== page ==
Boux, I. P., Pulvermüller, F. Does the right temporo-parietal junction play a role in processing indirect speech acts? A transcranial magnetic stimulation study
News vom 26.05.2023
Boux, I. P., Pulvermüller, F. (2023). Does the right temporo-parietal junction play a role in processing indirect speech acts? A transcranial magnetic stimulation study. Neuropsychologia, 108588. doi: 10.1016/j.neuropsychologia.2023.108588.Abstract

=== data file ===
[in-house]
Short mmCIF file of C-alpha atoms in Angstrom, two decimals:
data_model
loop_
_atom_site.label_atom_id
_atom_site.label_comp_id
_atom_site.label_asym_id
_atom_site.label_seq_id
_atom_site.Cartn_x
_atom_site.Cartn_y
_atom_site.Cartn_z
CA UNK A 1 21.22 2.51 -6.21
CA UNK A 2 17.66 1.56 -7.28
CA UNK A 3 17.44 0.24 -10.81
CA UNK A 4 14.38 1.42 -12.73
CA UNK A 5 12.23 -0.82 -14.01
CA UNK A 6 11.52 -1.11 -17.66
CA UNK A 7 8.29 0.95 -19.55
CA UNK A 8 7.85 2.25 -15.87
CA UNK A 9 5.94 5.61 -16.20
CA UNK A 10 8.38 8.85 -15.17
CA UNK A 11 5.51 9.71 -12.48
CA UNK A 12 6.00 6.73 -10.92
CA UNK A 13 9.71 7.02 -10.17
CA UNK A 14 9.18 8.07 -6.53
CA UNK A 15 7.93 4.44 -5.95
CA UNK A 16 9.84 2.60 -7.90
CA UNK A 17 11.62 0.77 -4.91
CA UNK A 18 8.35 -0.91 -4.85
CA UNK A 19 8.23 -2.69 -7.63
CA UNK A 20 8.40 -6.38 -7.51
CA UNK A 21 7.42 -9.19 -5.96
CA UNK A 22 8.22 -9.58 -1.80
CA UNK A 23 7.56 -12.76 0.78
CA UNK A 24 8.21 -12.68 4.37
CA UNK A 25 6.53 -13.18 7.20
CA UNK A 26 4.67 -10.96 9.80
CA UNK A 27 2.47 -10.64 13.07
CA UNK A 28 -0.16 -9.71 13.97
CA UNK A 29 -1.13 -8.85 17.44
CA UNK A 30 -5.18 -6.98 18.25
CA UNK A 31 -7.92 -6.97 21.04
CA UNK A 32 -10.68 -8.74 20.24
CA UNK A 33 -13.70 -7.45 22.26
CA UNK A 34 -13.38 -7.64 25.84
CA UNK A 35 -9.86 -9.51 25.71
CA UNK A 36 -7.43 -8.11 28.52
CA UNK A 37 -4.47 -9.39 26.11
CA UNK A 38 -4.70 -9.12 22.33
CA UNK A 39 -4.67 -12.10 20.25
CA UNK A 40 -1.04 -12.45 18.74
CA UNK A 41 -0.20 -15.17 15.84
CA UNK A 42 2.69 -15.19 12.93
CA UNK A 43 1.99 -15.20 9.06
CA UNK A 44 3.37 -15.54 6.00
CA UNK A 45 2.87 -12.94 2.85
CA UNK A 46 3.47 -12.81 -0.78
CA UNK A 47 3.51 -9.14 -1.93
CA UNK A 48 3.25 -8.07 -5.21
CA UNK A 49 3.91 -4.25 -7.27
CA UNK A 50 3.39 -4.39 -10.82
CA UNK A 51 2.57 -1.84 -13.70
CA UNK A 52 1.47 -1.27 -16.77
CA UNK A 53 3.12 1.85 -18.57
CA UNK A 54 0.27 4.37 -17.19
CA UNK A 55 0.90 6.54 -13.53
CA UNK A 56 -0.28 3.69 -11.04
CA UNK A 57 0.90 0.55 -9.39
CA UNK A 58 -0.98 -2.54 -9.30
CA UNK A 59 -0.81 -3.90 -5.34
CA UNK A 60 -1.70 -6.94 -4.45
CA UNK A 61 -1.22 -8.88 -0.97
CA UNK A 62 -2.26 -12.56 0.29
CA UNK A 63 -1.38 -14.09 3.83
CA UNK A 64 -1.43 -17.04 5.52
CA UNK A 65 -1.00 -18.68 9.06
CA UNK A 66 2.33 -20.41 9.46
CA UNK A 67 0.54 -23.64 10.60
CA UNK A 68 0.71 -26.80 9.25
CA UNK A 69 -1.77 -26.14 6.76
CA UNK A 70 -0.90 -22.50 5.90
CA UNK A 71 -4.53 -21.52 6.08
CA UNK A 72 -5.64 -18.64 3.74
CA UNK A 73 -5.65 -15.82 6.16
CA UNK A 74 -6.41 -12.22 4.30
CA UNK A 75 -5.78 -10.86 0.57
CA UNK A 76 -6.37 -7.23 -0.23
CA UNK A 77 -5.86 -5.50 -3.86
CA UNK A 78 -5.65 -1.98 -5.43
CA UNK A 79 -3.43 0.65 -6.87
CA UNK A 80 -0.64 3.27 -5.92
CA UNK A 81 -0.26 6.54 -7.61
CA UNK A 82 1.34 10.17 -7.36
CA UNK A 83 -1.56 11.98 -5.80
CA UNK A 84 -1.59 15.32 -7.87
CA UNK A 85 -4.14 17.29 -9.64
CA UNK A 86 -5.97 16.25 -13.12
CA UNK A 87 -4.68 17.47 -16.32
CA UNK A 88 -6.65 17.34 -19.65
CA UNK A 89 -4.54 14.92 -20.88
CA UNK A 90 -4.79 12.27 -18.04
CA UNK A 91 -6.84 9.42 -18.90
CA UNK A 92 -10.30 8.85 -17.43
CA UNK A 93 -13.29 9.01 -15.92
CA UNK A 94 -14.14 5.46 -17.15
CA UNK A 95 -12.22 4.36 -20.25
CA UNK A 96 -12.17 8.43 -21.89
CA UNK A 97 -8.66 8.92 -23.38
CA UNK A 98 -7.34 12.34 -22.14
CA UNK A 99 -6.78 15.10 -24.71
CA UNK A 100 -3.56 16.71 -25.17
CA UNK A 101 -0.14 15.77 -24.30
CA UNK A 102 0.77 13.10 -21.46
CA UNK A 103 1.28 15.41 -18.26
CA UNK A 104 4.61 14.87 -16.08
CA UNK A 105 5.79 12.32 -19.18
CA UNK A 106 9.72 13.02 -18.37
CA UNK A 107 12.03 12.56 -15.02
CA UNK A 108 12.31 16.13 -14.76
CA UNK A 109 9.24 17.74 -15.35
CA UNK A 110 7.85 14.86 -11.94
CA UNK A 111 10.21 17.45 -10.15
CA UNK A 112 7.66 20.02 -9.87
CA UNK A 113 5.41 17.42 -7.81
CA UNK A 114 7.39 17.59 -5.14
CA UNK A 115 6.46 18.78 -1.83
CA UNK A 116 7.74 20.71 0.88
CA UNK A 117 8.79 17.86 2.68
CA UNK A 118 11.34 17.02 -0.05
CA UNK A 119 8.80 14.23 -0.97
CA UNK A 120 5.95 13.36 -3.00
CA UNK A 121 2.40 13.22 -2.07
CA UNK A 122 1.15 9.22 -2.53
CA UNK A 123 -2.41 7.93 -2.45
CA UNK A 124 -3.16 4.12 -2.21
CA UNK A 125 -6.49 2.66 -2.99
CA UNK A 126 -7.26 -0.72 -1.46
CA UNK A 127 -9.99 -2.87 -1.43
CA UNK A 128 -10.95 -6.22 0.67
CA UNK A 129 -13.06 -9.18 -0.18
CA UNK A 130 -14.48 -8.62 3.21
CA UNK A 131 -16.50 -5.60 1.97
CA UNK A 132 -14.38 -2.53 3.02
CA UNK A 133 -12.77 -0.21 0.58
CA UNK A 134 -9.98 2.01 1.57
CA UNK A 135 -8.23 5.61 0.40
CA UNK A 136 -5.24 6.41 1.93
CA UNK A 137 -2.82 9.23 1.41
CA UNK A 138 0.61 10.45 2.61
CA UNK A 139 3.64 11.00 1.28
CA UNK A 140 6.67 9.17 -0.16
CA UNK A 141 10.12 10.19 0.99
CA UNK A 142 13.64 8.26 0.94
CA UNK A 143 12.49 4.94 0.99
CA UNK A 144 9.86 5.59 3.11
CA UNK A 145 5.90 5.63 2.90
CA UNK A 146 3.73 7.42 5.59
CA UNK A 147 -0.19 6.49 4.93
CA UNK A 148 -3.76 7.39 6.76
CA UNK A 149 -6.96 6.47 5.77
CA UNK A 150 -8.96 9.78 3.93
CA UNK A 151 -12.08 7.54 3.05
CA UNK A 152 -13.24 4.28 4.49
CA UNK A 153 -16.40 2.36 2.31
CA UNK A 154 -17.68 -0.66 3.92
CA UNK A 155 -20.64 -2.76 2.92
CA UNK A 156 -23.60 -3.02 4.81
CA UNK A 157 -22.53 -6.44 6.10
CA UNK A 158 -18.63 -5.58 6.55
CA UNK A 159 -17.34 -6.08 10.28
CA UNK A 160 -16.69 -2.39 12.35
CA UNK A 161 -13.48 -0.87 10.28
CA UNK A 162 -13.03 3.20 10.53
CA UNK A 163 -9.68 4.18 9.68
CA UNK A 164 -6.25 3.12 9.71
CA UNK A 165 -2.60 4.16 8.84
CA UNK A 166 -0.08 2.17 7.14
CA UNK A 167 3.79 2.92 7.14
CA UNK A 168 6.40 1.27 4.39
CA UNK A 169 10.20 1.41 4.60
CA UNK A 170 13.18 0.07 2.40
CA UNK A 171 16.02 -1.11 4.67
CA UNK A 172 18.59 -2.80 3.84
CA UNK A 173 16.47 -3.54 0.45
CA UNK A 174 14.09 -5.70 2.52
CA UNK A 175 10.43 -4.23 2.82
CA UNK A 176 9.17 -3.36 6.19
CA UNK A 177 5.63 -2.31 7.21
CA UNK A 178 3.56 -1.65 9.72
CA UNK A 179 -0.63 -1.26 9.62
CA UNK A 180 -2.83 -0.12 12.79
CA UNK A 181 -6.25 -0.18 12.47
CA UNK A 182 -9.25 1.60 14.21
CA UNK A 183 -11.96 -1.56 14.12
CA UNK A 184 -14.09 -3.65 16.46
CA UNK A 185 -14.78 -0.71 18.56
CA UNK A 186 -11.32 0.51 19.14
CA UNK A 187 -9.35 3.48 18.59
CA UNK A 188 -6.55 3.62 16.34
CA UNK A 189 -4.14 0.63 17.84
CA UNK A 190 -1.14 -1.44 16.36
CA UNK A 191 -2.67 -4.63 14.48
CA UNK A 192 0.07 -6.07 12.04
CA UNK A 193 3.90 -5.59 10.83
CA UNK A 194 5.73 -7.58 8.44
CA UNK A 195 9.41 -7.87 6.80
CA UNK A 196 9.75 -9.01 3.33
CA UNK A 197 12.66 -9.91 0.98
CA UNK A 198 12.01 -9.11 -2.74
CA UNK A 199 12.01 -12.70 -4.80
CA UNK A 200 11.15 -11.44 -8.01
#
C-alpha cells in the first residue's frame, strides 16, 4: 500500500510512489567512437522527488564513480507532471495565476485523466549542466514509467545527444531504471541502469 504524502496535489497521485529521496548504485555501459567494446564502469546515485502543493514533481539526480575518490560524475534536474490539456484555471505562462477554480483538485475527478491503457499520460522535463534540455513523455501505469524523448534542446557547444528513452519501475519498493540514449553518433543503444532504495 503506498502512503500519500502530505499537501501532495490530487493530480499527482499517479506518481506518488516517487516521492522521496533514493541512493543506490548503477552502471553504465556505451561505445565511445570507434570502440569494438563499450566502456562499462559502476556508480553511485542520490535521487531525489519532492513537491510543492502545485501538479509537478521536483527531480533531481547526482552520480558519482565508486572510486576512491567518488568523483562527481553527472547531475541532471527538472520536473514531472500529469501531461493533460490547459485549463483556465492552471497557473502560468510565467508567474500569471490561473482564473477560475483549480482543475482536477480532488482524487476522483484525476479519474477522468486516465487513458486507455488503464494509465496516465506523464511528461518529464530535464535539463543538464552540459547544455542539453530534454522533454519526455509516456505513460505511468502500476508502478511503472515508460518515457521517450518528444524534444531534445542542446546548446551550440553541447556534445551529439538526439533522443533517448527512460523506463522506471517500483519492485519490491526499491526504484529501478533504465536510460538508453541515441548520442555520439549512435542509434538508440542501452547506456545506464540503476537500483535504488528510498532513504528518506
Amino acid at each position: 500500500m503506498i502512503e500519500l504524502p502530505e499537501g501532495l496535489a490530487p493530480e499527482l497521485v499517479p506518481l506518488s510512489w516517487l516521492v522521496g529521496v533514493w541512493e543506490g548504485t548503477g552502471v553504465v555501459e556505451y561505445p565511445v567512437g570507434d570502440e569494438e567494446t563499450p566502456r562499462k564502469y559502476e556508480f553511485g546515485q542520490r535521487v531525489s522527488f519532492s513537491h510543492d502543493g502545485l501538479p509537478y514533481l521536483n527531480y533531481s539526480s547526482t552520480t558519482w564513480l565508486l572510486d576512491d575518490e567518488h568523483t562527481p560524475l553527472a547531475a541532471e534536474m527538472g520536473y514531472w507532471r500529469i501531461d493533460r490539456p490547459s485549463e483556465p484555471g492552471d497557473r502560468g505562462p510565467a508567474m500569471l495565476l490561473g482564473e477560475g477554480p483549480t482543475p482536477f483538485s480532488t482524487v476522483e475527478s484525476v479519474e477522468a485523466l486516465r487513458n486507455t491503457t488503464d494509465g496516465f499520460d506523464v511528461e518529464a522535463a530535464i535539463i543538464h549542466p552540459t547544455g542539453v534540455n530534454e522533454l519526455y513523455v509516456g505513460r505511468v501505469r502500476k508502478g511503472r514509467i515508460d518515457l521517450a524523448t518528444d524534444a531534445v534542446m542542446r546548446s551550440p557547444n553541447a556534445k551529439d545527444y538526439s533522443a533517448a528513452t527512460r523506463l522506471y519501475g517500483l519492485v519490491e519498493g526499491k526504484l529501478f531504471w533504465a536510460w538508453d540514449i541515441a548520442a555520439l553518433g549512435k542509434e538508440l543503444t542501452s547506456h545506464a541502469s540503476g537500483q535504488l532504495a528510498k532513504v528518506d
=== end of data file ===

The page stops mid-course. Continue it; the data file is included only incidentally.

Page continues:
In communication, much information is conveyed not explicitly but rather covertly, based on shared assumptions and common knowledge. For instance, when asked “Did you bring your cat to the vet?” a person could reply “It got hurt jumping down the table”, thereby implicating that, indeed, the cat was brought to the vet. The assumption that getting hurt jumping down a table motivates a vet visit is tacitly attributed to the speaker by the listener, which might engage Theory of Mind (ToM) processes. In the present study, we apply repetitive transcranial magnetic stimulation to the right temporo-parietal junction (rTPJ), a key brain region underlying ToM, with the aim to disrupt ToM processes necessary for language understanding. We then assess effects on the comprehension of indirect speech acts and their matched direct controls. In one set of conditions, the direct and indirect stimuli where not matched for speech act type, whereas, in the others, these were matched, therefore providing an unconfounded test case for in/directness. When indirect speech acts and direct controls were matched for speech act type (both descriptive answers), the indirect took longer to process both following sham and verum TMS. However, when the indirect and direct speech act were not matched for communicative function (accept/decline offer vs. descriptive answer respectively), then a delay was detected for the indirect ones following sham TMS but, crucially, not following verum TMS. Additionally, TMS affected behavior in a ToM task. We therefore do not find evidence that the rTPJ is causally involved in comprehending of indirectness per se, but conclude that it could be involved instead in the processing of specific social communicative activity of rejecting of accepting offers, or to a combination of differing in/directness and communicative function. Our findings are consistent with the view that ToM processing in rTPJ is more important and/or more pronounced for offer acceptance/rejection than for descriptive answers.